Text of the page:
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Mrs Christopher Pemberton Hodgson

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Chapter Summary

From the early-seventeenth century when nearly all foreigners had been expelled from Japan, Nagasaki had held all of the power associated with trade with China and the West. From the mid-sixteenth century, religious images which included depictions of the Virgin Mary and female saints had been brought to Japan by missionaries. From 1840 to 1845 Christopher Pemberton Hodgson had lived in Australia with his brother, 'to finish an education', and during that time had been a squatter in New South Wales. In 1850, Hodgson was resident in Pau, France, and in 1851 he applied to the Foreign Office in London to be appointed British Vice-Consul at Pau, a post which was traditionally without pay. The eccentric construction of Pemberton Hodgson's narrative, with its idiosyncratic chronology and mixture of personal experiences, hearsay and conjecture, was no doubt due in large part, to the relatively hasty nature of its composition.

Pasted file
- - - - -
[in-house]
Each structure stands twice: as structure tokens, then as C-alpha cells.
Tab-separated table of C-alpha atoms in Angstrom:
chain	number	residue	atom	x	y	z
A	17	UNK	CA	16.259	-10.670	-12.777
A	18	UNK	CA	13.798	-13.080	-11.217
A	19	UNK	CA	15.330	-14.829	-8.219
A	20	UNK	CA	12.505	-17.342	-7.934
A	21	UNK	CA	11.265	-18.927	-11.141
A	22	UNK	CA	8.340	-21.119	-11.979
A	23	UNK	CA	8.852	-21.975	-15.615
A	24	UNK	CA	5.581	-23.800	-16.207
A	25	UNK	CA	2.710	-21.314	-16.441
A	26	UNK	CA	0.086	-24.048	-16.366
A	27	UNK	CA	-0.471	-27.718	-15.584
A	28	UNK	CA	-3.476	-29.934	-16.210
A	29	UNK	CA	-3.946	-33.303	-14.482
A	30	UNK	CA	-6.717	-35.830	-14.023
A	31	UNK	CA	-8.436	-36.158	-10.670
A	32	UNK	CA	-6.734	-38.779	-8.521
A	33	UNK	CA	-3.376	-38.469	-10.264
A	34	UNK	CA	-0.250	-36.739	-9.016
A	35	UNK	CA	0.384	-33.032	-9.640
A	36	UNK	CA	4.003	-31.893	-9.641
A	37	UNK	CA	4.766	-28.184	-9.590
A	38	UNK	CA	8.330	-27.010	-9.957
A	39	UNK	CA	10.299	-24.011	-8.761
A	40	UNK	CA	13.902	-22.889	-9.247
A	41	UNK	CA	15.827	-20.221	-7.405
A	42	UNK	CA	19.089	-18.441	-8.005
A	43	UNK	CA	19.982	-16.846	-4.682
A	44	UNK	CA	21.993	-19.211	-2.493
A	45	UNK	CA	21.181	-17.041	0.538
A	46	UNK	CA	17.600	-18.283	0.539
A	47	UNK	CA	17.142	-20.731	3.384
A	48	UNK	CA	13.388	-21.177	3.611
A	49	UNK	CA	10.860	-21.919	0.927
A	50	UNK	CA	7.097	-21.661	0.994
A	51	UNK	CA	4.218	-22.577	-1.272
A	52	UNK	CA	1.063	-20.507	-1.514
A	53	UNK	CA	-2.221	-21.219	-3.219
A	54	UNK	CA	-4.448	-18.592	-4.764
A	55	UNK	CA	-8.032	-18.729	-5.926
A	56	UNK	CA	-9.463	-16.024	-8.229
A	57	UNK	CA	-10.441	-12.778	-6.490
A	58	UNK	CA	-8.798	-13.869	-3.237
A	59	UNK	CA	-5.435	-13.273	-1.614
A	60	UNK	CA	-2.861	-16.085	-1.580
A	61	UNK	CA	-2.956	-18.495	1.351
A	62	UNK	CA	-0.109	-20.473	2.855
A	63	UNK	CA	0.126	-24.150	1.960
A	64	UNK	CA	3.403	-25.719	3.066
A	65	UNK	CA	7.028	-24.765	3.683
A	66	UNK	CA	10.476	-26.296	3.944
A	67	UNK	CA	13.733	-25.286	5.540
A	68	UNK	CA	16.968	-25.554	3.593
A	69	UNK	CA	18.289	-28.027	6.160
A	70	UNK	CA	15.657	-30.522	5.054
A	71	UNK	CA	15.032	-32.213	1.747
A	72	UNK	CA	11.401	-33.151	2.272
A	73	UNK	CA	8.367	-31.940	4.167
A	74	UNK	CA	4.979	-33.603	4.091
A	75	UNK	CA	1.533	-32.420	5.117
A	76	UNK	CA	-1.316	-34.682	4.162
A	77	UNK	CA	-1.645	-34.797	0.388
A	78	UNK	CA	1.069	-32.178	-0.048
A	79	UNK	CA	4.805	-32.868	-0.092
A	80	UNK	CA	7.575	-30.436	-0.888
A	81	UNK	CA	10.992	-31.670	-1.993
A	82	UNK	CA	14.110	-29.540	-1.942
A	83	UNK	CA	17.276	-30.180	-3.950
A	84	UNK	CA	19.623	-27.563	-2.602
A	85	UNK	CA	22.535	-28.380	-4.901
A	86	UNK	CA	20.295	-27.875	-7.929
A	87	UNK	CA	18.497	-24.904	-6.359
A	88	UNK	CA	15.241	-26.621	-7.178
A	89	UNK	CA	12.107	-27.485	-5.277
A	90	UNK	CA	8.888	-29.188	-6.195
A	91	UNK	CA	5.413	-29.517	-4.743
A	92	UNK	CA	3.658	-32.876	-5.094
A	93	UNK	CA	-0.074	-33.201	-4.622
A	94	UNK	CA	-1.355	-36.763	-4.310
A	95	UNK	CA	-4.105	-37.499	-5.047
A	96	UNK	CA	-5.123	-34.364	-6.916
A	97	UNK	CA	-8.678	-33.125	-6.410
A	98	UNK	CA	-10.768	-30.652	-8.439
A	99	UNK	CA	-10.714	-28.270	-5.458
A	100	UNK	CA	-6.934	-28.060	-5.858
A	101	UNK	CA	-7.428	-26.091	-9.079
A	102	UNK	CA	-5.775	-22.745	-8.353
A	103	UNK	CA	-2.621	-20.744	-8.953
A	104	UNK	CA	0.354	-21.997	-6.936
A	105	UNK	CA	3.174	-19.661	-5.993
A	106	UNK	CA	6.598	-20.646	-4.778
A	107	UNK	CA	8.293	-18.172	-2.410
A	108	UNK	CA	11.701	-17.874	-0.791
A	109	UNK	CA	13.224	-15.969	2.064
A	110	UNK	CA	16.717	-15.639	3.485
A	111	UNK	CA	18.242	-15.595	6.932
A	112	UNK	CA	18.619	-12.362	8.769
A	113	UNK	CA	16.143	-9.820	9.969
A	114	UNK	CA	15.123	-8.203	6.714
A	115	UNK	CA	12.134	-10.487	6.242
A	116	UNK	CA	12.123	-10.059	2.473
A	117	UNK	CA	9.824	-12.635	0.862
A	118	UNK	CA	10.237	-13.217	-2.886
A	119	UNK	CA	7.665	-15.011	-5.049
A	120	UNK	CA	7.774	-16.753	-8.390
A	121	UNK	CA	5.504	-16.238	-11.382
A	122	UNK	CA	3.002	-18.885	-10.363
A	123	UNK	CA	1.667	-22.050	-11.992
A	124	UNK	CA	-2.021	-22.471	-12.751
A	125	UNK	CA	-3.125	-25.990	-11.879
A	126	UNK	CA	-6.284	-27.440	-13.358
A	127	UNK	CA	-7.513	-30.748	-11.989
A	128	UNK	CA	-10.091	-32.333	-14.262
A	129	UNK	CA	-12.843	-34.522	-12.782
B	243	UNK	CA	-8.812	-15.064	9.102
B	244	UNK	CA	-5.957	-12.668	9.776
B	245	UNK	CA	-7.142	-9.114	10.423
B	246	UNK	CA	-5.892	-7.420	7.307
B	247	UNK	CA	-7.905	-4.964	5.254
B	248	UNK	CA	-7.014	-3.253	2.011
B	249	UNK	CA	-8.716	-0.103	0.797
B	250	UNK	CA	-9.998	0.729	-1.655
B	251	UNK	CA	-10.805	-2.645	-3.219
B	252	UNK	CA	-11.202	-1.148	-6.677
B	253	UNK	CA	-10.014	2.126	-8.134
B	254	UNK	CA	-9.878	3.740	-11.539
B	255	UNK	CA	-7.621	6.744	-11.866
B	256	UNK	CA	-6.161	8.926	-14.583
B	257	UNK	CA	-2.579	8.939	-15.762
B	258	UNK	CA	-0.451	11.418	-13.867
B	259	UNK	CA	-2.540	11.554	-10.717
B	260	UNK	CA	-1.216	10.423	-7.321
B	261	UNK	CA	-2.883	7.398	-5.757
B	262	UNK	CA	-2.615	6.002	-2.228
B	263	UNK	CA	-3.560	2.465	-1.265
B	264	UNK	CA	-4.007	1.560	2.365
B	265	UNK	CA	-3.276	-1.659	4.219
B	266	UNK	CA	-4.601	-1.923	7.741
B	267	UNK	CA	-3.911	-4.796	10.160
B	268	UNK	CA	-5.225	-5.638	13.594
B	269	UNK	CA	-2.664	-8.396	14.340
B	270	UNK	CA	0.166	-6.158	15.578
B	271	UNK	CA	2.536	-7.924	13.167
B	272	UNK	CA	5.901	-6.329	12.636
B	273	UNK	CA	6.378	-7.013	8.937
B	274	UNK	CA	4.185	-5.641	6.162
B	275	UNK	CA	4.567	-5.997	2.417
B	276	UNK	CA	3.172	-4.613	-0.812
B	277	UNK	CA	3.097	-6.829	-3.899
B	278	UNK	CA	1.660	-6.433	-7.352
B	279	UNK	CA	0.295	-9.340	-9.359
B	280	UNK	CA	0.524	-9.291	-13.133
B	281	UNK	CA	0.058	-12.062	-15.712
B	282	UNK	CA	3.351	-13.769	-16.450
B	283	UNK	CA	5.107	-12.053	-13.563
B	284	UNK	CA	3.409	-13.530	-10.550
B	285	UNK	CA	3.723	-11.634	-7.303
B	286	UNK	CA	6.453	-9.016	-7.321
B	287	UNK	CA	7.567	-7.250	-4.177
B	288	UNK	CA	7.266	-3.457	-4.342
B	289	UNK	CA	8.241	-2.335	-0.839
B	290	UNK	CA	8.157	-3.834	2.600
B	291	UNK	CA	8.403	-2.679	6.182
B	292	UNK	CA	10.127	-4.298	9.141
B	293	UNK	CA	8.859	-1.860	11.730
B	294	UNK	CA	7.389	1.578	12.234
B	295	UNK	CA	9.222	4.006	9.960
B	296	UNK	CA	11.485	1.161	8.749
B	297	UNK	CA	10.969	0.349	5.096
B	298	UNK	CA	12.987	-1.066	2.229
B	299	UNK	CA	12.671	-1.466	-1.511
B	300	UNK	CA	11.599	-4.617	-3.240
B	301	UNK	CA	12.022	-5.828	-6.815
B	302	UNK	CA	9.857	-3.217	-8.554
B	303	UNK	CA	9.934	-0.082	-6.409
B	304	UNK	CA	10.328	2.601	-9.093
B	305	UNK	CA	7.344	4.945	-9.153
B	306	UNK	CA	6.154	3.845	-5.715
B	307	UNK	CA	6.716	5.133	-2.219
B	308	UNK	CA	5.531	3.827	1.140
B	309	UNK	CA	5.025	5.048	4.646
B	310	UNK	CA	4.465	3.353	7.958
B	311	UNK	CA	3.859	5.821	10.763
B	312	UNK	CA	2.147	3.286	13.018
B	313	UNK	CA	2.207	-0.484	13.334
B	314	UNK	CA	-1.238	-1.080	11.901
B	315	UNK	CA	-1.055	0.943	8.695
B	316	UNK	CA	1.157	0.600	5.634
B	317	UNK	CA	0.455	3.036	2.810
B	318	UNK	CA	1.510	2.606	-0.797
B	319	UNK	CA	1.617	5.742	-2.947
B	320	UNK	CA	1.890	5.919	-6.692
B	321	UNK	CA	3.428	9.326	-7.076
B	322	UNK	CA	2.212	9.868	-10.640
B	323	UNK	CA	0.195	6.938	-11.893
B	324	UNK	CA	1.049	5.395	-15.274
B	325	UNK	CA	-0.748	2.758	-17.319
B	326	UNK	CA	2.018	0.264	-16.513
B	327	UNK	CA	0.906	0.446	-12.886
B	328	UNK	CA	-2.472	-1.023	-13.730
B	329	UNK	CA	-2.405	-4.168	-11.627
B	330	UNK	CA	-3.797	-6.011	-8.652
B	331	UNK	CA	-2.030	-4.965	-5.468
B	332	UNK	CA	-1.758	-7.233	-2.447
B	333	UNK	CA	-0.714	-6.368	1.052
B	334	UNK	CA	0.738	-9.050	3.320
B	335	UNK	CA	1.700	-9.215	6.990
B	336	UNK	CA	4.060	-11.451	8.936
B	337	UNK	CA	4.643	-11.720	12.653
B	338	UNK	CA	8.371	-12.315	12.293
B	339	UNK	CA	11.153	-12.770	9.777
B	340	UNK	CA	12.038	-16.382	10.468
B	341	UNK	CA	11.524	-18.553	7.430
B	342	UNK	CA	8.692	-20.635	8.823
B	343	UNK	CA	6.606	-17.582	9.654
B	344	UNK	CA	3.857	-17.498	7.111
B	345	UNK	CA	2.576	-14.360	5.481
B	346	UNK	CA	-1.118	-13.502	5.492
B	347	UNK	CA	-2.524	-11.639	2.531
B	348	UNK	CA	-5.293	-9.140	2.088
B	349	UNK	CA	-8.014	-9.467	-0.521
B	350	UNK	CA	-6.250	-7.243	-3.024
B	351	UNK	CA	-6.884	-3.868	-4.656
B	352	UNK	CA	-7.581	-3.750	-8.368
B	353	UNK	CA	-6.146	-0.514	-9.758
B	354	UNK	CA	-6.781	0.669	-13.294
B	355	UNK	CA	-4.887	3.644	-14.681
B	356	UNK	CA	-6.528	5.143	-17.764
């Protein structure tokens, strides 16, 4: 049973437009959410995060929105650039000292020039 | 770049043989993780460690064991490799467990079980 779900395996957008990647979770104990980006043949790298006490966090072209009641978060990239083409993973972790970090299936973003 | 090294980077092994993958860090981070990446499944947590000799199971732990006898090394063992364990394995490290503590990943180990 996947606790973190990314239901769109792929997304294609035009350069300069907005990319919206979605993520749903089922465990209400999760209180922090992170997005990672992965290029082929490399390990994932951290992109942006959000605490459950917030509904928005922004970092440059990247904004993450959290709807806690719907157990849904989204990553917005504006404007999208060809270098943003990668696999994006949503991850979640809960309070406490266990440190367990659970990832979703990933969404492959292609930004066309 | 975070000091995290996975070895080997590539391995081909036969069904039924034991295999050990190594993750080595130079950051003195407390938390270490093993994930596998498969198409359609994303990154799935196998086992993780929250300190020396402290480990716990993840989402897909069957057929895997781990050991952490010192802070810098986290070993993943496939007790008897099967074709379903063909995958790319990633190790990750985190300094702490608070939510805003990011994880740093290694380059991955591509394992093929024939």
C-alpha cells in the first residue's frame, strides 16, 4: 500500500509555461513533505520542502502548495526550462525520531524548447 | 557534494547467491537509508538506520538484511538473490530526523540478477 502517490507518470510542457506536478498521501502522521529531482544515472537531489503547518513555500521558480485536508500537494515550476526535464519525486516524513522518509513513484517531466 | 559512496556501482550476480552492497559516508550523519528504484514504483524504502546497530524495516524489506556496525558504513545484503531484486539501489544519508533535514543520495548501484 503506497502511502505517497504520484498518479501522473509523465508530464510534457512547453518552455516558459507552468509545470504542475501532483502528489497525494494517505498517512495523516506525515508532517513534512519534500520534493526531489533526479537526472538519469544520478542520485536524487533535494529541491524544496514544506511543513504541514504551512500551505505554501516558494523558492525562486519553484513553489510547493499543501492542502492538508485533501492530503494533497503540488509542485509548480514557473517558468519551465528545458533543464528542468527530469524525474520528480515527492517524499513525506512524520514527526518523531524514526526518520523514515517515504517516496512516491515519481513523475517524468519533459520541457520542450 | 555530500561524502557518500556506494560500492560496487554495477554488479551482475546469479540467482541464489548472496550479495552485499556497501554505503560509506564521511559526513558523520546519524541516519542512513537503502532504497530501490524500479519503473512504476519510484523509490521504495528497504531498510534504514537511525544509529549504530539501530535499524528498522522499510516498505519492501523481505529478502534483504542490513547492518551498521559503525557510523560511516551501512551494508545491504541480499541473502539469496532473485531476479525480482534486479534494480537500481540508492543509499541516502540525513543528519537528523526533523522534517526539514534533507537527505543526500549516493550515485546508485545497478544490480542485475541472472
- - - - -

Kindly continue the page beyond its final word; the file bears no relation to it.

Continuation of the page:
Keywords: China; Christopher Pemberton Hodgson; Japan; Nagasaki

10.1163/ej.9781905246731.i-327.28
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